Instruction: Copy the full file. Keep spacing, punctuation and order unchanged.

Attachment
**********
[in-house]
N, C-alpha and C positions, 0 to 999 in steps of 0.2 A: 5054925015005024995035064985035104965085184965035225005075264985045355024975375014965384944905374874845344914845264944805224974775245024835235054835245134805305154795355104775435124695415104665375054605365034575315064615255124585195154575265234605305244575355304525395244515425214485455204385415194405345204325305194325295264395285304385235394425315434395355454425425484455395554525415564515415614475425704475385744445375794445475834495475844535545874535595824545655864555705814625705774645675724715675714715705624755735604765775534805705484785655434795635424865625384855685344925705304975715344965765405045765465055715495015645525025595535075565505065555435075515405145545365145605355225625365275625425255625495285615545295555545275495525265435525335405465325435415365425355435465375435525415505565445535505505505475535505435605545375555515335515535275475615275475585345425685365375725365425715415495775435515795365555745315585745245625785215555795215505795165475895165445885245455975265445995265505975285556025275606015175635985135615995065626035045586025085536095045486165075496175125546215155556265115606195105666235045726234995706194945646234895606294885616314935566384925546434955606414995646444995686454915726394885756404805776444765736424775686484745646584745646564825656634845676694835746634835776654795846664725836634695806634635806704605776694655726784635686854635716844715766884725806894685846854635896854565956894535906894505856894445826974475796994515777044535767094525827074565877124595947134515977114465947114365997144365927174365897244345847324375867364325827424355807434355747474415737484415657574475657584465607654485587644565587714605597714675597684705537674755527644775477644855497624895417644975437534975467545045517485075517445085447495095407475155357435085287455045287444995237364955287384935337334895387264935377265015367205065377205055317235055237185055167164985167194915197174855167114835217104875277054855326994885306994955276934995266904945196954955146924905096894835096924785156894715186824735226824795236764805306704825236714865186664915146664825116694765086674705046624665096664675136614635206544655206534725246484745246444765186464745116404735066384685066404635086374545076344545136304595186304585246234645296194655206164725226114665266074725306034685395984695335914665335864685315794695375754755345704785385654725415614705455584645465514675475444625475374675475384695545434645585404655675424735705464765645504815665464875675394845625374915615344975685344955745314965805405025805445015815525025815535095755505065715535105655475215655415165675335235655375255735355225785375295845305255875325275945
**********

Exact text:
[in-house]
N, C-alpha and C positions, 0 to 999 in steps of 0.2 A: 5054925015005024995035064985035104965085184965035225005075264985045355024975375014965384944905374874845344914845264944805224974775245024835235054835245134805305154795355104775435124695415104665375054605365034575315064615255124585195154575265234605305244575355304525395244515425214485455204385415194405345204325305194325295264395285304385235394425315434395355454425425484455395554525415564515415614475425704475385744445375794445475834495475844535545874535595824545655864555705814625705774645675724715675714715705624755735604765775534805705484785655434795635424865625384855685344925705304975715344965765405045765465055715495015645525025595535075565505065555435075515405145545365145605355225625365275625425255625495285615545295555545275495525265435525335405465325435415365425355435465375435525415505565445535505505505475535505435605545375555515335515535275475615275475585345425685365375725365425715415495775435515795365555745315585745245625785215555795215505795165475895165445885245455975265445995265505975285556025275606015175635985135615995065626035045586025085536095045486165075496175125546215155556265115606195105666235045726234995706194945646234895606294885616314935566384925546434955606414995646444995686454915726394885756404805776444765736424775686484745646584745646564825656634845676694835746634835776654795846664725836634695806634635806704605776694655726784635686854635716844715766884725806894685846854635896854565956894535906894505856894445826974475796994515777044535767094525827074565877124595947134515977114465947114365997144365927174365897244345847324375867364325827424355807434355747474415737484415657574475657584465607654485587644565587714605597714675597684705537674755527644775477644855497624895417644975437534975467545045517485075517445085447495095407475155357435085287455045287444995237364955287384935337334895387264935377265015367205065377205055317235055237185055167164985167194915197174855167114835217104875277054855326994885306994955276934995266904945196954955146924905096894835096924785156894715186824735226824795236764805306704825236714865186664915146664825116694765086674705046624665096664675136614635206544655206534725246484745246444765186464745116404735066384685066404635086374545076344545136304595186304585246234645296194655206164725226114665266074725306034685395984695335914665335864685315794695375754755345704785385654725415614705455584645465514675475444625475374675475384695545434645585404655675424735705464765645504815665464875675394845625374915615344975685344955745314965805405025805445015815525025815535095755505065715535105655475215655415165675335235655375255735355225785375295845305255875325275945